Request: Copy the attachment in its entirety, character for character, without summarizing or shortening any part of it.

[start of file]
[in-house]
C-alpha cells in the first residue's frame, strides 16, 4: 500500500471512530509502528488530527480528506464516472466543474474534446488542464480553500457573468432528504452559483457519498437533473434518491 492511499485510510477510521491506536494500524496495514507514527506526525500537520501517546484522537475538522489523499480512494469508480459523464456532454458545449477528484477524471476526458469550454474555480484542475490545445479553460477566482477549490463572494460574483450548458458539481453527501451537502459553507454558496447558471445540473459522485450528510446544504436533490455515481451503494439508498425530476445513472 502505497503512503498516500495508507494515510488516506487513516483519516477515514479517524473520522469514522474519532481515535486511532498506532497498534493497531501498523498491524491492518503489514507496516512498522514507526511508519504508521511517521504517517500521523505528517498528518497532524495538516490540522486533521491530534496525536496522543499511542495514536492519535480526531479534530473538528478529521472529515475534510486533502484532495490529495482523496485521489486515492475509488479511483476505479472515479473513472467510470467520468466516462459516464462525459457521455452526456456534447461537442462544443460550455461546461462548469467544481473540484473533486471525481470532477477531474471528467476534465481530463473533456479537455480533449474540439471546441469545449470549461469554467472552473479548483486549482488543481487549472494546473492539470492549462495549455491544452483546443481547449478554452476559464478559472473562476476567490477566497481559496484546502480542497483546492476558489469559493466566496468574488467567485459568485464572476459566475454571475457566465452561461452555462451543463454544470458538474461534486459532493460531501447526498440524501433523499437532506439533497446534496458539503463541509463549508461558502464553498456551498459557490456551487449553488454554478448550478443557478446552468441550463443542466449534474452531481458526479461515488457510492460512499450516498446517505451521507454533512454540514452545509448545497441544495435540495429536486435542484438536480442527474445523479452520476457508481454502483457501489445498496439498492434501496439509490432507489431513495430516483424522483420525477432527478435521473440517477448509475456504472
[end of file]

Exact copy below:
[in-house]
C-alpha cells in the first residue's frame, strides 16, 4: 500500500471512530509502528488530527480528506464516472466543474474534446488542464480553500457573468432528504452559483457519498437533473434518491 492511499485510510477510521491506536494500524496495514507514527506526525500537520501517546484522537475538522489523499480512494469508480459523464456532454458545449477528484477524471476526458469550454474555480484542475490545445479553460477566482477549490463572494460574483450548458458539481453527501451537502459553507454558496447558471445540473459522485450528510446544504436533490455515481451503494439508498425530476445513472 502505497503512503498516500495508507494515510488516506487513516483519516477515514479517524473520522469514522474519532481515535486511532498506532497498534493497531501498523498491524491492518503489514507496516512498522514507526511508519504508521511517521504517517500521523505528517498528518497532524495538516490540522486533521491530534496525536496522543499511542495514536492519535480526531479534530473538528478529521472529515475534510486533502484532495490529495482523496485521489486515492475509488479511483476505479472515479473513472467510470467520468466516462459516464462525459457521455452526456456534447461537442462544443460550455461546461462548469467544481473540484473533486471525481470532477477531474471528467476534465481530463473533456479537455480533449474540439471546441469545449470549461469554467472552473479548483486549482488543481487549472494546473492539470492549462495549455491544452483546443481547449478554452476559464478559472473562476476567490477566497481559496484546502480542497483546492476558489469559493466566496468574488467567485459568485464572476459566475454571475457566465452561461452555462451543463454544470458538474461534486459532493460531501447526498440524501433523499437532506439533497446534496458539503463541509463549508461558502464553498456551498459557490456551487449553488454554478448550478443557478446552468441550463443542466449534474452531481458526479461515488457510492460512499450516498446517505451521507454533512454540514452545509448545497441544495435540495429536486435542484438536480442527474445523479452520476457508481454502483457501489445498496439498492434501496439509490432507489431513495430516483424522483420525477432527478435521473440517477448509475456504472